The battle lasted from about 8 a.m. until around 4 p.m., but ultimately Early's corps drove off the small Union force, which was the only substantial Union army between it and the capital. After the battle Early resumed his march on Washington, arriving at its northeast border near Silver Spring at around noontime on July 11. Because of the battle and then long march through stifling summer heat, and unsure of the strength of the Federal position in front of him, Early decided to not send his army against the fortifications around Washington until the next day.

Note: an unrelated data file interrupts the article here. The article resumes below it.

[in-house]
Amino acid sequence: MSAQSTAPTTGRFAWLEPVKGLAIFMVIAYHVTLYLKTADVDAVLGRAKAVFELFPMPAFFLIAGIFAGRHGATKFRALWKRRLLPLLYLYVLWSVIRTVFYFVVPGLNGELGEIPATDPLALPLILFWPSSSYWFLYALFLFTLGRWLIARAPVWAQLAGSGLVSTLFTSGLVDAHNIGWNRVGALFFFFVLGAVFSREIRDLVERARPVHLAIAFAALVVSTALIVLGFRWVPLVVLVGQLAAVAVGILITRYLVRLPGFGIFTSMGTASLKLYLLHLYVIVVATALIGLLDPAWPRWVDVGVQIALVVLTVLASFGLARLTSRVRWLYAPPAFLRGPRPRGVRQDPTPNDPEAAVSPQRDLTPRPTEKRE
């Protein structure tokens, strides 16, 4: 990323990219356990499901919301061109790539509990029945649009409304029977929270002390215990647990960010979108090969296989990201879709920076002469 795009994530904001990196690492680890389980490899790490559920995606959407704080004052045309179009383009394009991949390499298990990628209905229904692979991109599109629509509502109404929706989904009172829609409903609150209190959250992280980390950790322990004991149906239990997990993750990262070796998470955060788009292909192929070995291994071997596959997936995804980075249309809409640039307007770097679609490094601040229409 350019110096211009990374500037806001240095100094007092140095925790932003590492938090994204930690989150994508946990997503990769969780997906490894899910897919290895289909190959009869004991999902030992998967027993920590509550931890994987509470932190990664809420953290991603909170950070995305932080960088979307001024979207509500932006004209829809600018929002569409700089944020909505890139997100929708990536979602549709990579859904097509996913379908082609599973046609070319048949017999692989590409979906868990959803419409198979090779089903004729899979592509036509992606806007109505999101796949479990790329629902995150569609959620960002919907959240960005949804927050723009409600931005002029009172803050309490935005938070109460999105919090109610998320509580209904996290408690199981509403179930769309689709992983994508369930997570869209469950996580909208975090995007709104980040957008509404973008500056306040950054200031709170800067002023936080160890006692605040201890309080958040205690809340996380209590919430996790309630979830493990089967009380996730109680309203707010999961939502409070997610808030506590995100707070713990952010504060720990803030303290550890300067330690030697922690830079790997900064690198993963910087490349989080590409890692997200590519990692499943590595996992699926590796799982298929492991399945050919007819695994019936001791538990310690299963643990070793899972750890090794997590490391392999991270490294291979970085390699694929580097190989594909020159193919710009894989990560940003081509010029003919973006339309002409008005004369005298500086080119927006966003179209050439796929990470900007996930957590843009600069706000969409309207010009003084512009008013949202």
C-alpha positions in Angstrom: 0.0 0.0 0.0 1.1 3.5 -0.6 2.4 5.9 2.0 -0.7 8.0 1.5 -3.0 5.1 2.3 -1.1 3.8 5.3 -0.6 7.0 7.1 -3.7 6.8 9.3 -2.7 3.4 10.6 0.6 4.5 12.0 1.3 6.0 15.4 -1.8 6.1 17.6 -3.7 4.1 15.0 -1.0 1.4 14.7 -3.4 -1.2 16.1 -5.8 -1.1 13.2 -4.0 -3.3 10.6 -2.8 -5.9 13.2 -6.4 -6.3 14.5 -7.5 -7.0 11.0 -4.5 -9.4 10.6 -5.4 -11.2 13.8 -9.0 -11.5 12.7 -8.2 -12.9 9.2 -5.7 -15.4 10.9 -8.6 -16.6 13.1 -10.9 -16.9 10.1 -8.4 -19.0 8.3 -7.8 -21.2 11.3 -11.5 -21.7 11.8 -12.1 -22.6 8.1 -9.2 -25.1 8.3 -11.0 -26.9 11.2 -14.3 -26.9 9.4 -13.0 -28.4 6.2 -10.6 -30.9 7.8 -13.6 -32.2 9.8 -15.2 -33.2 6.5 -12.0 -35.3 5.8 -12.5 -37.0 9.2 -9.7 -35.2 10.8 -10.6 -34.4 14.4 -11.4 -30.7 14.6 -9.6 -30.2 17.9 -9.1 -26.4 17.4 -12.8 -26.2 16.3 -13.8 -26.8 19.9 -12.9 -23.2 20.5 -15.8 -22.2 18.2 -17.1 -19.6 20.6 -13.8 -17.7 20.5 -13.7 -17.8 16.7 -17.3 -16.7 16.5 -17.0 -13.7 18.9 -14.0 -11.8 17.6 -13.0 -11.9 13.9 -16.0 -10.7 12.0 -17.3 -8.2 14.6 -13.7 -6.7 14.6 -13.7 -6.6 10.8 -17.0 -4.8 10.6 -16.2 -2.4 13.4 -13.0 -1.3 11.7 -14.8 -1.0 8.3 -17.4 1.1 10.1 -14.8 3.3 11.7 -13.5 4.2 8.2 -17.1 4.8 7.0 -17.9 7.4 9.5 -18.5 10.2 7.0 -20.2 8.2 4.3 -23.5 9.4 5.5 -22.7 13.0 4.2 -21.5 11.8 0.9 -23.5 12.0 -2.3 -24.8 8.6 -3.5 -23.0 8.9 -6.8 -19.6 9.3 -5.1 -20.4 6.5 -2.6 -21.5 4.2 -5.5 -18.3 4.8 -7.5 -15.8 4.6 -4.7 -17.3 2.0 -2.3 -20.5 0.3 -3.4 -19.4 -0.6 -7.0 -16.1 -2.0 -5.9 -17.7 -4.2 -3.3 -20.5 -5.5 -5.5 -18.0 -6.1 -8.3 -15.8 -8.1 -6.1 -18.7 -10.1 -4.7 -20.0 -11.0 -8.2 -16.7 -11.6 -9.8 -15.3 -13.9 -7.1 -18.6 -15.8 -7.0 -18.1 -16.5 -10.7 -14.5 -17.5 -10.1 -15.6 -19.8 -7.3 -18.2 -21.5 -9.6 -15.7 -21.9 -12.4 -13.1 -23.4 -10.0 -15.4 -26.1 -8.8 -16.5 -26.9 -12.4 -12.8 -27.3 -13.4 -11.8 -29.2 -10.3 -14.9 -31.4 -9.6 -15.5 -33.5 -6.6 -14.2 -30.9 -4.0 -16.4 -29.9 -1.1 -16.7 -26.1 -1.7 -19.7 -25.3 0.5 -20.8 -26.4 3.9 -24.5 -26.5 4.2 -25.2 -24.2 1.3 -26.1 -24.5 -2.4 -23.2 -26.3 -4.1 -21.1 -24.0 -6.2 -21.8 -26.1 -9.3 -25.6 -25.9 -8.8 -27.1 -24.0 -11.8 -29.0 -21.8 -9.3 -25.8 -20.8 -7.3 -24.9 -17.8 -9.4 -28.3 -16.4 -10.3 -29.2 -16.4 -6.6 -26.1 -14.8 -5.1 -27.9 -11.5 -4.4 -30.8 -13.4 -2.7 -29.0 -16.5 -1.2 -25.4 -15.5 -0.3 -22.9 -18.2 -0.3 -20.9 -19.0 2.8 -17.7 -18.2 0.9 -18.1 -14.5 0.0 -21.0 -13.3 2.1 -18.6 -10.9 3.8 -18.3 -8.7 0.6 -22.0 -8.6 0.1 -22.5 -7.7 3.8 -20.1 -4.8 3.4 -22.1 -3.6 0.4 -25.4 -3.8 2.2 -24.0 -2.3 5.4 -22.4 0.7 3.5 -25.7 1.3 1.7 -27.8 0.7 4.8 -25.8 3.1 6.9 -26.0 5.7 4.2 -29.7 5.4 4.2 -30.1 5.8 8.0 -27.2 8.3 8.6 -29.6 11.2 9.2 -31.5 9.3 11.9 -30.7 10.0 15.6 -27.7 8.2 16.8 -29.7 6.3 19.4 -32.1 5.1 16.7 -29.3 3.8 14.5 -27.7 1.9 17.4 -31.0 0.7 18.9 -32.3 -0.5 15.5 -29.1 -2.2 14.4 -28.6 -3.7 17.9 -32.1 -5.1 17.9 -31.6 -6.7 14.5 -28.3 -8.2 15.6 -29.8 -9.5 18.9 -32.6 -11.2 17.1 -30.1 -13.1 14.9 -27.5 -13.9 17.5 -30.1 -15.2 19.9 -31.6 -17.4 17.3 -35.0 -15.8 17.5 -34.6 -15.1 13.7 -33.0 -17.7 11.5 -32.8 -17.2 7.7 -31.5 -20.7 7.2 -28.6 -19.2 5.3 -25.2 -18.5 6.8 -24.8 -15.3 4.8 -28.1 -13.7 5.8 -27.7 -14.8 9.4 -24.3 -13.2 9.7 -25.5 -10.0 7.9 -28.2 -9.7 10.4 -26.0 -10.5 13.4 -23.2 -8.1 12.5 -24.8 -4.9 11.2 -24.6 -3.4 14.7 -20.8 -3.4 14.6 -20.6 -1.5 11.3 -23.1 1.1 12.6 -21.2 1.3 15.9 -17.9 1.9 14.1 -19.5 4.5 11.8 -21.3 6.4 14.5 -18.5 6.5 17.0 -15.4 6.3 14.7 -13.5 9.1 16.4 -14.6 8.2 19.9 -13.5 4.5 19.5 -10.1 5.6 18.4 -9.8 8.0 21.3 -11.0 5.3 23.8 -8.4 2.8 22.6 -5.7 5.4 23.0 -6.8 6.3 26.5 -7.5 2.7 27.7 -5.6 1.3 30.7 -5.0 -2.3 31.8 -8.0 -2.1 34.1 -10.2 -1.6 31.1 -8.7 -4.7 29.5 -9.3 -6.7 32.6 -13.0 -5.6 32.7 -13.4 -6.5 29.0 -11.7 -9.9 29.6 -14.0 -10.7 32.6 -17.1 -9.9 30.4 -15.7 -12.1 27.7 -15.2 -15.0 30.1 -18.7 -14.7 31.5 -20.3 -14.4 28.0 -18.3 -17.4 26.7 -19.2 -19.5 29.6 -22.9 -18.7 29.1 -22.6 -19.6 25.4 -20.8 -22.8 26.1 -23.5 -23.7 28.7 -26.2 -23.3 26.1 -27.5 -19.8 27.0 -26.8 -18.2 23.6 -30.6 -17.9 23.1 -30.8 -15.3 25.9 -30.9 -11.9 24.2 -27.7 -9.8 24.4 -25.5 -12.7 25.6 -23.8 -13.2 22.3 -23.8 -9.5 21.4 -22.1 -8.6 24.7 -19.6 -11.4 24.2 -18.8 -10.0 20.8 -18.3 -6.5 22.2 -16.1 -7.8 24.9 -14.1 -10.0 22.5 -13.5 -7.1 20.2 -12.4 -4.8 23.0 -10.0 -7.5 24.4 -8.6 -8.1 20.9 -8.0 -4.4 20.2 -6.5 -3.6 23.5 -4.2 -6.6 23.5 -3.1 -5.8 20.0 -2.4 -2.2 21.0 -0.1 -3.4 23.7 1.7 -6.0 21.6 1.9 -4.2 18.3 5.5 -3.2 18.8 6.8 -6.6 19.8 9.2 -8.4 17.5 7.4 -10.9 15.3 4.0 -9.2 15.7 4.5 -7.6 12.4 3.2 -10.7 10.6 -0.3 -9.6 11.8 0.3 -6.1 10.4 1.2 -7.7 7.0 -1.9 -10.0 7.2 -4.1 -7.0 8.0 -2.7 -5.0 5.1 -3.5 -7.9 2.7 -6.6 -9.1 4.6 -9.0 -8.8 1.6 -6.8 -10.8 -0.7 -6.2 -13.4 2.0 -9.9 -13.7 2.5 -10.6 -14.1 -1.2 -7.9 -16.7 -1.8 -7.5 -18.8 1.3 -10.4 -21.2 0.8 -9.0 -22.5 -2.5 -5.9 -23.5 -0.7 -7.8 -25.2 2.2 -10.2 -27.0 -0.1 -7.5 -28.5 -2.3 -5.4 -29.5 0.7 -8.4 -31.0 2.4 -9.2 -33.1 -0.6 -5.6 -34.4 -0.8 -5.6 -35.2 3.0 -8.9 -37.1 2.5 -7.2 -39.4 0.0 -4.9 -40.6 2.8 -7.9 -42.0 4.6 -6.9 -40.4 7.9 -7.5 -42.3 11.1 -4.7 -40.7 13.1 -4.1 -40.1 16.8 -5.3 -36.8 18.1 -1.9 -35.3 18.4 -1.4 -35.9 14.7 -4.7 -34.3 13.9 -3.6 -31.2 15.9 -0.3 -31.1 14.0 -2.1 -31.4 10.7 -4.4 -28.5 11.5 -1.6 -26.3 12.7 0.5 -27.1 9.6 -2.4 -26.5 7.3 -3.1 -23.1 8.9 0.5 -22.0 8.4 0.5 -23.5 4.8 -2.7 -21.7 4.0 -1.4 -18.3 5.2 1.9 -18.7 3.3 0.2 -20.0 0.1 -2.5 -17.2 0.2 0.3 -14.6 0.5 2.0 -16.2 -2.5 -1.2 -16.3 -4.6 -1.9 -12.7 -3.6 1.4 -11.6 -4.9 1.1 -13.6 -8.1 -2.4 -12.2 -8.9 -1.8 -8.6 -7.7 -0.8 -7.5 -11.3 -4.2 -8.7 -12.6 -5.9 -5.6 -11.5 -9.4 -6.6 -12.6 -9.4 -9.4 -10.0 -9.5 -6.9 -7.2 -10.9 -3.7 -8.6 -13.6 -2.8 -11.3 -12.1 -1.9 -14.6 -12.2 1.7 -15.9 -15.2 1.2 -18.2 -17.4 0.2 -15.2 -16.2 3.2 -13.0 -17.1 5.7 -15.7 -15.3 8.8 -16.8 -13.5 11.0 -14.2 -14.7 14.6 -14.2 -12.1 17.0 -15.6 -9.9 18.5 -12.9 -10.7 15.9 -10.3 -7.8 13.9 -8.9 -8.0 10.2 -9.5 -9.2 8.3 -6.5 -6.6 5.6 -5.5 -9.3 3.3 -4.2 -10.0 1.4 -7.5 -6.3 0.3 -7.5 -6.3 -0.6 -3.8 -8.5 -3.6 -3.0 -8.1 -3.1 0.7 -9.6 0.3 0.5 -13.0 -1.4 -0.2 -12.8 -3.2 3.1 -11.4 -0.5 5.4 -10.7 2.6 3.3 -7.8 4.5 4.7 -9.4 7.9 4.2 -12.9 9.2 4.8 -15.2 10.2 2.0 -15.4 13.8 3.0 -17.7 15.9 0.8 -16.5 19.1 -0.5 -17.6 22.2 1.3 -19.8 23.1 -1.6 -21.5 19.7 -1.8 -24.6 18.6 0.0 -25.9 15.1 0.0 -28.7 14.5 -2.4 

Early's invasion of Maryland had the desired effect on Grant, who dispatched the rest of the VI Corp and XIX Corps under Maj. Gen. Horatio G. Wright to Washington on July 9. The steamer carrying the Union force arrived in southeast Washington around noon on the July 11, at about the same time that Early himself had reached the outskirts of Fort Stevens with the lead elements of his troops.
Surplus of Union generals[edit | edit source]